You must develop mastery of these three basic skills before you move into the main crowd on any break no matter how big or small it may be:

  1. You need to be able to turn your board confidently and accurately while riding a wave to avoid hitting another surfer without falling off.
  2. You need to be able to paddle out, avoid a collision or ruining another surfer's wave by being able to quickly and accurately, assess the situation. Then make a split second decision to paddle out of the way of an oncoming surfer.
  3. You need to be willing and able to successfully take the hit from the white water, without ever letting go of your board or panicking and paddling in front of an oncoming surfer.

If you cannot honestly tell yourself that you are in possession of these three simple skills, then you have no business paddling into a crowded surf break in the first place. This may sound harsh, but it is not about surfing hierarchy. It is entirely about public safety.

So where exactly should I learn?

Well anywhere you like that's the beauty of it, provided you are not within 50 metres of where the experienced surfers are riding. That means from where they take off on a wave to where they finish. It's really that simple, learners are not banished to learner purgatory. You are just as welcomed in the water as anyone else. But for yours and others safety you do need to split off from the main body of the crowd. Learners that do the right thing, often find that the more experienced surfers are willing to help them develop their skills more quickly.

It's the same principle as skiing. When you go skiing the slopes are graded. Ski instructors and marshals on the slopes will move beginners off the more challenging slopes to the beginner slopes. Why? Because the beginners are not equipped with the necessary skills to safely handle the more difficult slopes. Think of crowded surf as a difficult slope and white water as the beginner slope. It's really very simple just remember this equation.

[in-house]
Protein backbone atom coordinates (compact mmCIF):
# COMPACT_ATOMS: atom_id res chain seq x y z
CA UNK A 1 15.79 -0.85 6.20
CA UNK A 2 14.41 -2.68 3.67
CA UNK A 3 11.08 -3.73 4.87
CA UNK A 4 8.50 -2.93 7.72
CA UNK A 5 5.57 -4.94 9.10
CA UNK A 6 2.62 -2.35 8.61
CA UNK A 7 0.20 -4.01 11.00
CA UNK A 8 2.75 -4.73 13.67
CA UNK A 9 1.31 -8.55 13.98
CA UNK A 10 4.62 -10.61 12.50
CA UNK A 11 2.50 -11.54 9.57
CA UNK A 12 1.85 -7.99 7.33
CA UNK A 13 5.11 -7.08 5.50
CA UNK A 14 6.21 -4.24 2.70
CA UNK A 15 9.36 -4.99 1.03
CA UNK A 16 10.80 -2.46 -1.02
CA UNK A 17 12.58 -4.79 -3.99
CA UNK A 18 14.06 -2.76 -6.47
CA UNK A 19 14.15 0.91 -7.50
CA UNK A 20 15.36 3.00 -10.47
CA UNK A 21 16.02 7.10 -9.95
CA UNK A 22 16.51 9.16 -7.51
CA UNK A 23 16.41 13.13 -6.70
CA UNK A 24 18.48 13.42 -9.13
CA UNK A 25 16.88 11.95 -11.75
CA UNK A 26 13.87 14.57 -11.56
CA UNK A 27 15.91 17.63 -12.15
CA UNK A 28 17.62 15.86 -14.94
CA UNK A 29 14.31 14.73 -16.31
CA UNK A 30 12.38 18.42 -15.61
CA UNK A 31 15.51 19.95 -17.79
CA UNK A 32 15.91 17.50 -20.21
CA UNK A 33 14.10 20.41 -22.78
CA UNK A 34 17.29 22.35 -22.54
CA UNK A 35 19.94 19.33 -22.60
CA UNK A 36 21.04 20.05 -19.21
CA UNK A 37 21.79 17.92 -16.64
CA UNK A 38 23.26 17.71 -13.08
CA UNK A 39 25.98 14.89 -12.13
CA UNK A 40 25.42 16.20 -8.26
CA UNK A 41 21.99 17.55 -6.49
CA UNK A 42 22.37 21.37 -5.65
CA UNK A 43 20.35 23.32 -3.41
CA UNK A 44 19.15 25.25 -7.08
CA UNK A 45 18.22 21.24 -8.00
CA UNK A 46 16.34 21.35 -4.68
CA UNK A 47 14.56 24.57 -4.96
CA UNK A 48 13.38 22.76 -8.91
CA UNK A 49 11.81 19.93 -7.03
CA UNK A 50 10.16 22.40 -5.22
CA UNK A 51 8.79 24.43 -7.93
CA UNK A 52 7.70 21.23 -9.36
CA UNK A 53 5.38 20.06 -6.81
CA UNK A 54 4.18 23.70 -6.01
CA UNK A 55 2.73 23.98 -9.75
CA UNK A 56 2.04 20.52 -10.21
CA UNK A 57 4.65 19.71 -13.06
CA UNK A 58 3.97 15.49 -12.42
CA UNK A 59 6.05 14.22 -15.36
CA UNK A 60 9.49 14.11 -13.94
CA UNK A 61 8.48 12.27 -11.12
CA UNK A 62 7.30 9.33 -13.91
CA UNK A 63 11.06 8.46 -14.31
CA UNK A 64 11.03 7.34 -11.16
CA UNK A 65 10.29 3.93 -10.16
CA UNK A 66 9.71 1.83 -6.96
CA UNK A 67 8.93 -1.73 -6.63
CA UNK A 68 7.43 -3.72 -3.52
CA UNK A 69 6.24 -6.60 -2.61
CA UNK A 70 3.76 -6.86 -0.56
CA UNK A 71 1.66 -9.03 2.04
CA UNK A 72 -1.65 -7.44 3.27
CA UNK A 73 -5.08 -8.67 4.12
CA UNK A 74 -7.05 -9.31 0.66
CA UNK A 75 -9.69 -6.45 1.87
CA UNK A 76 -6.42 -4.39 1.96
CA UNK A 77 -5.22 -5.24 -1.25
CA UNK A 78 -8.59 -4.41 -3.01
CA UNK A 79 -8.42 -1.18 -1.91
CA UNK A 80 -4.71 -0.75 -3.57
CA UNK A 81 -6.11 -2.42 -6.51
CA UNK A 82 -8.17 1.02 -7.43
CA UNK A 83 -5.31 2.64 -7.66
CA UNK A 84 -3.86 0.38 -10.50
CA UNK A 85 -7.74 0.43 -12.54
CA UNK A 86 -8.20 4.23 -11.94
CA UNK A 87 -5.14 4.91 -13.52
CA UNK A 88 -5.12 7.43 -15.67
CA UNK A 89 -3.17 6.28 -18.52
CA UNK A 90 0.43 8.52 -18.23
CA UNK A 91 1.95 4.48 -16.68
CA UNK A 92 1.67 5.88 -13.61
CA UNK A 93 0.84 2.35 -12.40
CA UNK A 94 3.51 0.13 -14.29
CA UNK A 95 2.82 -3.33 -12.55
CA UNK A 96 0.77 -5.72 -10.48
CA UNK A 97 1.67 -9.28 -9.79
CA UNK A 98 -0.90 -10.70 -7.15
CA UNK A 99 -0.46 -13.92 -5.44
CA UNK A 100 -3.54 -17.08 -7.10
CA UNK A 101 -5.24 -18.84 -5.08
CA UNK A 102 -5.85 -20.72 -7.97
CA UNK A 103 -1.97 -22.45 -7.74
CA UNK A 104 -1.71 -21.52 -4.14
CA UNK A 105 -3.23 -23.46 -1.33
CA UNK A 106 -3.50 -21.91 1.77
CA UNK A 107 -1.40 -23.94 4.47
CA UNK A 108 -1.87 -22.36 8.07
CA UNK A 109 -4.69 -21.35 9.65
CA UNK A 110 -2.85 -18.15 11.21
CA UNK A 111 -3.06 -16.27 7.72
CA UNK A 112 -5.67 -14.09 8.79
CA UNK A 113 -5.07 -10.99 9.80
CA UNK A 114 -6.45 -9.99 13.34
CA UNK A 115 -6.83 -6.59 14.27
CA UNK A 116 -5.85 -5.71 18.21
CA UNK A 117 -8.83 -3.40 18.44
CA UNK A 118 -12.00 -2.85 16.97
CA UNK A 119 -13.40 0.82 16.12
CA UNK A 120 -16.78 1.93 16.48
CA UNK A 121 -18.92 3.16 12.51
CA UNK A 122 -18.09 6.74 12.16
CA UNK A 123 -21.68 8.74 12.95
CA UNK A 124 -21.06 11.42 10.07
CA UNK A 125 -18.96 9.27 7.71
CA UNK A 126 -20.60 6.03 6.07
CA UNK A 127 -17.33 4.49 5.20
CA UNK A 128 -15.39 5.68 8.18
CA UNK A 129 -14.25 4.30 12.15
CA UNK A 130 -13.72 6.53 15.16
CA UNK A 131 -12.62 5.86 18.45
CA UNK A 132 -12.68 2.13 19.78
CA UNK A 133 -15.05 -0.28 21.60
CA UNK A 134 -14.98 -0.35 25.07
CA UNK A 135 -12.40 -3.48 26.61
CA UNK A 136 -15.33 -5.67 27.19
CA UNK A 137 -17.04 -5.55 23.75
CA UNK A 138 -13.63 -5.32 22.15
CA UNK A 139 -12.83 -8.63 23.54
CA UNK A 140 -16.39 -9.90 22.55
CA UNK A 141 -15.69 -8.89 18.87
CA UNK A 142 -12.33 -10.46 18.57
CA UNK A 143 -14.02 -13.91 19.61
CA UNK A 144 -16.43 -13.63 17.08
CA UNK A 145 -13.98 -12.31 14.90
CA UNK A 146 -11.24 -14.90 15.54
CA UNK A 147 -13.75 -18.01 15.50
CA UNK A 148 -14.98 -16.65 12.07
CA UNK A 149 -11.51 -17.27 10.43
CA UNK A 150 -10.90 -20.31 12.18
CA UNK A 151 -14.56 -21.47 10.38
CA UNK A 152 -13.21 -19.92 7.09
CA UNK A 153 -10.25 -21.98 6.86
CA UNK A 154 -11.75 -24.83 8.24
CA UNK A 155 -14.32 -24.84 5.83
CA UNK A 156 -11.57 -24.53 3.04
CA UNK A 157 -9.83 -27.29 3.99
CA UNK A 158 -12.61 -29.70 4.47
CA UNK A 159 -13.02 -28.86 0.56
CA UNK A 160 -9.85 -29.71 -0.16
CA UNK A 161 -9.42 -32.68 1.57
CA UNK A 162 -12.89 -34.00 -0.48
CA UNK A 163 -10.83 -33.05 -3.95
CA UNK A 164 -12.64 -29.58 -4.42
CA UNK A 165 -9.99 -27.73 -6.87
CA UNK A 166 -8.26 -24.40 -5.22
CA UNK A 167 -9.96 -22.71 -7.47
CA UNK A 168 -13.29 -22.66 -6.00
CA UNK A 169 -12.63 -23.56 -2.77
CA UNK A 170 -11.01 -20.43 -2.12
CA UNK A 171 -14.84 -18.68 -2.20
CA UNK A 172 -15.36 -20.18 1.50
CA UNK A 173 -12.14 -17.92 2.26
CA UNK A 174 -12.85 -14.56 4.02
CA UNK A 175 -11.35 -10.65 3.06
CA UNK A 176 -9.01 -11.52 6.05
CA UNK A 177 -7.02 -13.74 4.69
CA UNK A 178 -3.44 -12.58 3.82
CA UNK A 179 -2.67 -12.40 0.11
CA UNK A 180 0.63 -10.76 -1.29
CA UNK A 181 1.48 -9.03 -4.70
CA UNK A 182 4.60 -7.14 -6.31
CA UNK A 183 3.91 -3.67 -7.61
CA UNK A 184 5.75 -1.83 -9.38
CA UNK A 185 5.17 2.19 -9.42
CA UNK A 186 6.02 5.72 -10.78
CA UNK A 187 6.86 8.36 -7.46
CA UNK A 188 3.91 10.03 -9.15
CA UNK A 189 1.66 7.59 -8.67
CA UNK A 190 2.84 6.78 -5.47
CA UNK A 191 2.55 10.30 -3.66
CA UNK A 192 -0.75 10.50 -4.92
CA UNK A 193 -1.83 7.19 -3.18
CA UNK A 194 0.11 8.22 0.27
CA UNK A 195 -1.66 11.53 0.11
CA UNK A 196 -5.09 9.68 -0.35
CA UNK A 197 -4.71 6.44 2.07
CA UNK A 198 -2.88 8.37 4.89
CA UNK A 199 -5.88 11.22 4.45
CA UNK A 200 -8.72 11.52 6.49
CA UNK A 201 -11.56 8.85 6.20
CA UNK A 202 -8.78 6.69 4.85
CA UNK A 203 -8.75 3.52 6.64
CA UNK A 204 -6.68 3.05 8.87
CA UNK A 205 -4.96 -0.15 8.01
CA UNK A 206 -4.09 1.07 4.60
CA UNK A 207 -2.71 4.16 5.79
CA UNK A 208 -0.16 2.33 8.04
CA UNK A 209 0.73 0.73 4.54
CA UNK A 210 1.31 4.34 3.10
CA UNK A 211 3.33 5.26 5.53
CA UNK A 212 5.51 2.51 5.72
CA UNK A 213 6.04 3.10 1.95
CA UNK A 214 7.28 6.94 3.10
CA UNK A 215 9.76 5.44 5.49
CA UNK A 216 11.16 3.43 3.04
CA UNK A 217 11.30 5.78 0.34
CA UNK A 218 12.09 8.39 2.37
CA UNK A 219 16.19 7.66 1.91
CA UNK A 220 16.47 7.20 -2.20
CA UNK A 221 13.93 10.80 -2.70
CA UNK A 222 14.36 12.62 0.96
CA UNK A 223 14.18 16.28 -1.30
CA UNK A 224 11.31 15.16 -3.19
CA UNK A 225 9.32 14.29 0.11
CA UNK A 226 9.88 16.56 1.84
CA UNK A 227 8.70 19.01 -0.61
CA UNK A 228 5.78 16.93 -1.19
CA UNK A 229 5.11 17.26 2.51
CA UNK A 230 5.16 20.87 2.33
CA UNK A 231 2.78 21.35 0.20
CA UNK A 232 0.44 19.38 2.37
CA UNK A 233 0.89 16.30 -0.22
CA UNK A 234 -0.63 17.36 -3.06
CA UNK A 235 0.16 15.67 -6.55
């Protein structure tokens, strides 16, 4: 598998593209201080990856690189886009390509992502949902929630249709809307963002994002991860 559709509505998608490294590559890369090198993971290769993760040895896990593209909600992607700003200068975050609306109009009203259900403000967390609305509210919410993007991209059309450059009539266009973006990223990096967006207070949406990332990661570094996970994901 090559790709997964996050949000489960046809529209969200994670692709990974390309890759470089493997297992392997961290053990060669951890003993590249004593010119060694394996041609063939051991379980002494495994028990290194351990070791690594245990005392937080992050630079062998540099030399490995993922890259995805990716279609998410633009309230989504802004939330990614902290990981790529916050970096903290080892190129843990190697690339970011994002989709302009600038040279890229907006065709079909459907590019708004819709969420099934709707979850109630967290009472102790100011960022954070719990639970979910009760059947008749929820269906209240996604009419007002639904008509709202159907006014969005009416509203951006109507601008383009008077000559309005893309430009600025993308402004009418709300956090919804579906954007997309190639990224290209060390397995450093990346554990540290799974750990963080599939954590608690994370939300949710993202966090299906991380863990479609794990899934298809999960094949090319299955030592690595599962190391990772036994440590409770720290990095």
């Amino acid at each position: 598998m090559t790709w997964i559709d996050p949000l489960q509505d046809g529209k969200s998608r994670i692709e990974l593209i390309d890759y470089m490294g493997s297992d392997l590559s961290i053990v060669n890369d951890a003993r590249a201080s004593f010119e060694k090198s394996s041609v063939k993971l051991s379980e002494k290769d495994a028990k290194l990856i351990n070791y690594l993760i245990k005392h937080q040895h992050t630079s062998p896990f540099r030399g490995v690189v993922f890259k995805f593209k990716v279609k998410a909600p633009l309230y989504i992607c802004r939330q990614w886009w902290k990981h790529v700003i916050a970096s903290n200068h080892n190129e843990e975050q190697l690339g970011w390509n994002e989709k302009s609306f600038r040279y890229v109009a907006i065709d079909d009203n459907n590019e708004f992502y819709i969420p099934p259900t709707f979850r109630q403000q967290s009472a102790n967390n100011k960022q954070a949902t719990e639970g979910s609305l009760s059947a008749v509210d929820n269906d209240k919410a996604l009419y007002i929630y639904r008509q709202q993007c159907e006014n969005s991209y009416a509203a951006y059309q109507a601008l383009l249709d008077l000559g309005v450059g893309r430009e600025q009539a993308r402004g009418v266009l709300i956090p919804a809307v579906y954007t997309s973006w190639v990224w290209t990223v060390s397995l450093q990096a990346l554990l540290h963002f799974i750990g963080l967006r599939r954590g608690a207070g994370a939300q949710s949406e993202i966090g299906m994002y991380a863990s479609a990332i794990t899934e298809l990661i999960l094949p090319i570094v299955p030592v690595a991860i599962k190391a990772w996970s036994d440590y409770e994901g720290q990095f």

Gentle Rolling White water + low crowd = safe and fun for learning to surf.

Byron Bay is indeed still and probably always will be a great place to learn to surf. That much has always been true, we have many breaks that are uncrowded and have nice gentle rolling white water waves with sandy bottoms. Many of these places are within easy sight of much more crowded breaks so you don't need to go somewhere isolated. But as an inexperienced surfer it's up to you to resist the urge to join the more crowded breaks.

The whole idea about learning to surf is to have fun, so do your time in the white water first. Learn the skills required, and remember it takes time, years not days. So be patient with yourself and others. Surfing is always about learning, we never stop learning. If you think you already know it all, then you probably haven’t learnt anything yet. So take a little time and read Free Learn To Surf Guide and you’ll have a whole lot more fun.


Ben Bennink:

Certified NSSIA Level 4 Master Instructor / Coach (retired)

Pacific Longboarder Magazine Columnist ‘Master Class’ advanced longboarding techniques.

Author: (NSSIA Approved). The Surfing GooRoo Online Learn to Surf Guide.

Four decades surfing experience including: Pro/Am competition, Shortboarding, Longboarding, Kneeboarding, Bodyboarding, Mat surfing, Bodysurfing.